Five Israeli soldiers were killed last night and five wounded when 1,500kg of explosives in a tunnel under a checkpoint on the Gaza-Egypt border was blown up by Palestinian militants.
As violence increased after the relative lull that followed Yasser Arafat's death, the attack, described as "well planned and co-ordinated" by the Israeli military, caused the collapse of buildings in the north-east section of the Israeli-controlled crossing at Rafah.
It is used by Palestinian civilians crossing into Egypt, but the explosion was detonated at 5.20pm, 50 minutes after it had closed for the day. The army said the crossing would be closed until further notice.
A military statement thise morning said two Palestinians opened fire after the blast, and soldiers shot them dead. A Palestinian who said he had escaped said he tried to kidnap a wounded soldier, but killed him because the soldier resisted.
Palestinian sources said the tunnel, for which the militant factions Hamas and a Fatah sub-group calling itself the Fatah Hawks claimed responsibility, started 800 metres away from the crossing. A second explosion an hour later apparently caused no injuries.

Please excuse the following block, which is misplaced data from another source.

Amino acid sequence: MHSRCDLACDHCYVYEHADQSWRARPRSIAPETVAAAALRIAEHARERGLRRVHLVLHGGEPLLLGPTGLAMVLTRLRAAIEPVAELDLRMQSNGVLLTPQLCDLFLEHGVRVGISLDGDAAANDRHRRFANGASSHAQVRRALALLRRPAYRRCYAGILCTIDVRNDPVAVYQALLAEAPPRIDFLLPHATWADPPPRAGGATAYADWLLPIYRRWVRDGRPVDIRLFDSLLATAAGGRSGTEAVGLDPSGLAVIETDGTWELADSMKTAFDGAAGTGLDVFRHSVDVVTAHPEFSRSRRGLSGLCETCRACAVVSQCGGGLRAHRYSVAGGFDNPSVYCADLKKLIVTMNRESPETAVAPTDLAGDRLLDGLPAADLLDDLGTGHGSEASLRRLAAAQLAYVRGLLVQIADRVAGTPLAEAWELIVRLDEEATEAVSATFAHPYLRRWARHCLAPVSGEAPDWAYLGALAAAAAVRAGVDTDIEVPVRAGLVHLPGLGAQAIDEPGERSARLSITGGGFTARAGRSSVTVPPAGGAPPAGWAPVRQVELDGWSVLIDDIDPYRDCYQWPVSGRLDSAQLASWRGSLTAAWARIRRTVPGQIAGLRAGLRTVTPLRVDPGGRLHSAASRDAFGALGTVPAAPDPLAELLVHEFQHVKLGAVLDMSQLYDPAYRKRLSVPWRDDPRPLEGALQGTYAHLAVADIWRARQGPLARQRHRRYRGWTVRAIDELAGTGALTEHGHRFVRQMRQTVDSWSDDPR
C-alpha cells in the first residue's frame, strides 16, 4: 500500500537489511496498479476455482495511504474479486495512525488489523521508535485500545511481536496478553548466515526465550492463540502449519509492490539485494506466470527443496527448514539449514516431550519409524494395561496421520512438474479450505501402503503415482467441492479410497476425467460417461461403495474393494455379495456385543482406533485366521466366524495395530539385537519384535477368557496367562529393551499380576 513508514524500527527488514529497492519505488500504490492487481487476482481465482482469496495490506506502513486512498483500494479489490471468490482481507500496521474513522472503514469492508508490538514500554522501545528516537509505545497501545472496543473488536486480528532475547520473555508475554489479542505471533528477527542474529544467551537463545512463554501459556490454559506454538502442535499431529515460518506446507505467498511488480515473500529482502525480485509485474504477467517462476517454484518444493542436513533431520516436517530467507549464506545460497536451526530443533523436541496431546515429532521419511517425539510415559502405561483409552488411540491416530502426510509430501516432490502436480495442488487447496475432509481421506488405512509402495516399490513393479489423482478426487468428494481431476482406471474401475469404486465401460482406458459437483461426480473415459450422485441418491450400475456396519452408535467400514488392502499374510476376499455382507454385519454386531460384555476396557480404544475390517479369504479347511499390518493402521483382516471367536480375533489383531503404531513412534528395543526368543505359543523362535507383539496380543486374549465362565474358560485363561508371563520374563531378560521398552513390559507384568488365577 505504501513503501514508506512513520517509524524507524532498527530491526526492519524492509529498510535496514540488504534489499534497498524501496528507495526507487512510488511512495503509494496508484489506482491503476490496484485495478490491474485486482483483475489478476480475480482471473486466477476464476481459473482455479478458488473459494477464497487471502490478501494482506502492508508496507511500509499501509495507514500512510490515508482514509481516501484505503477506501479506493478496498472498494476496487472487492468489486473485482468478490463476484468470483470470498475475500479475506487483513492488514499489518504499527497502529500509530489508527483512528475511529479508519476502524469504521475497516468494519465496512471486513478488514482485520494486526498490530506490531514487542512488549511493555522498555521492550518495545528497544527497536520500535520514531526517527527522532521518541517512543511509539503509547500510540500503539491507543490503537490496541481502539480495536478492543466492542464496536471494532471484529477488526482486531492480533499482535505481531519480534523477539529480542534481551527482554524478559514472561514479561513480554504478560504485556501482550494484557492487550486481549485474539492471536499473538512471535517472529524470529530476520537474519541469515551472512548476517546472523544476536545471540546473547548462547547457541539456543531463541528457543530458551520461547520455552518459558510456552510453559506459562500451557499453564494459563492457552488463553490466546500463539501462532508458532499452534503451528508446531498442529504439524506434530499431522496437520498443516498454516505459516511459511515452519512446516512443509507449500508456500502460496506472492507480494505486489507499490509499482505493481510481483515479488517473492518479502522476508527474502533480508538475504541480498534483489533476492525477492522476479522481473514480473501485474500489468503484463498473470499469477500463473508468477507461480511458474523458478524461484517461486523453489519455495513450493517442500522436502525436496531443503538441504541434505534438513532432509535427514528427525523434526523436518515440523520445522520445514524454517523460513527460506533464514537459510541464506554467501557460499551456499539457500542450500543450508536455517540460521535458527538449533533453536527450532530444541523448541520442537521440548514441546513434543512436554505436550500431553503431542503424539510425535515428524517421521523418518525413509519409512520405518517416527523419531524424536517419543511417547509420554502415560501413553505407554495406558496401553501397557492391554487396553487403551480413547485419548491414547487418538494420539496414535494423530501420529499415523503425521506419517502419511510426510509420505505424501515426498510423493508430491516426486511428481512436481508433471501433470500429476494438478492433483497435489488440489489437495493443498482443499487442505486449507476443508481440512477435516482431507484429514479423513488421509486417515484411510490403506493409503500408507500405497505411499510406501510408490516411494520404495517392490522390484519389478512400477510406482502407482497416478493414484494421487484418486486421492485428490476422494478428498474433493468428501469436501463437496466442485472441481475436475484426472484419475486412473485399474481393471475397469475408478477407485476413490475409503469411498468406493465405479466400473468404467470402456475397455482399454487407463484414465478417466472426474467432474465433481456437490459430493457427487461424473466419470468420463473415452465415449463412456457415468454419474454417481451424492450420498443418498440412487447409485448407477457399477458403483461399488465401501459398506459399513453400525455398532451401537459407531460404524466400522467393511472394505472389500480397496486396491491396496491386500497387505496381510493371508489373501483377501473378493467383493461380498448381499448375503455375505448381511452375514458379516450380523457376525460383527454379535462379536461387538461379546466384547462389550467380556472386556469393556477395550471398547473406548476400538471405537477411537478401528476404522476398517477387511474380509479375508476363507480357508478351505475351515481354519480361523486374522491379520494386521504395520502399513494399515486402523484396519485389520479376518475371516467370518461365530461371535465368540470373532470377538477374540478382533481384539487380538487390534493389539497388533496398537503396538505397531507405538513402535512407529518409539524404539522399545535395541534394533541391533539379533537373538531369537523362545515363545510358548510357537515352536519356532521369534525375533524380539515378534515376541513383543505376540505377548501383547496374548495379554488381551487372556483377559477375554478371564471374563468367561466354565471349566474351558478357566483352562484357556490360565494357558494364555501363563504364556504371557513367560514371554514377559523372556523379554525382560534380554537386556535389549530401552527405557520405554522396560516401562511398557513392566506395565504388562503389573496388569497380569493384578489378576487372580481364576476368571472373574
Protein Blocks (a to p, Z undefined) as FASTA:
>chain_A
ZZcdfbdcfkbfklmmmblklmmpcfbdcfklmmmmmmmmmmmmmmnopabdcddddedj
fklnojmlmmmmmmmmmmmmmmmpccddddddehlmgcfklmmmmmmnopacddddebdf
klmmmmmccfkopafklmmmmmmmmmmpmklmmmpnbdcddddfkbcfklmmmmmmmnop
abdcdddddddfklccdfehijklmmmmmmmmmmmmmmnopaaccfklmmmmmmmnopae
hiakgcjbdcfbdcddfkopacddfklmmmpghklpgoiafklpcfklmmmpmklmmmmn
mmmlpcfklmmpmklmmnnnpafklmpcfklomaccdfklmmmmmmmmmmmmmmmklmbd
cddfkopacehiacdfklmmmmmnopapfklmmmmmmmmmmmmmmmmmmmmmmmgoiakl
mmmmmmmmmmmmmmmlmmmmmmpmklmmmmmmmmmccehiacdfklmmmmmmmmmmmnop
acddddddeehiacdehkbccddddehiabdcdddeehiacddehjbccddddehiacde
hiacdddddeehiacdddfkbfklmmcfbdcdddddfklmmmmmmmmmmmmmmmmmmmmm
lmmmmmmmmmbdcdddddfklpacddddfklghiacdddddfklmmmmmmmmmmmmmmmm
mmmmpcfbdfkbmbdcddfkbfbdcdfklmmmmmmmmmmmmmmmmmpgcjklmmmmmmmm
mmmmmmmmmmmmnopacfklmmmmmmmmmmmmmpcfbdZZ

A Palestinian militant giving his name as Abu Majad said the overall attack was the work of Hamas and the Fatah Hawks and was retaliation for "the assassination" of Arafat, who died in a French hospital in November. Some Palestinians have claimed he was poisoned.
An Israel Defence Forces spokesman said last night that there had been an "alert" about a possible attack on the checkpoint in August and the crossing had been closed for three weeks.
As the explosion, which follows a series of mortar and Qassam rocket attacks aimed at Jewish settlements in Gaza, threatened the efforts by Mahmoud Abbas, the new Palestinian Liberation Organisation chairman, to secure a ceasefire, an Israeli military spokesman said the attack had been "another Hamas attempt to undermine every Palestinian peace attempt in that area".
Early this morning Israeli helicopter gunships fired six missiles at targets in Gaza City in apparent retaliation for the border attack. Hospitals had no immediate reports of casualties.
The latest bloodshed follows renewed deployments by the Israeli army west of Khan Yunis, the southern Gaza town, to prevent further mortar attacks on the Jewish settlement of Gush Katif. At least five Palestinian schoolchildren between eight and 12 were reported wounded by shrapnel from Israeli tank fire in Khan Yunis.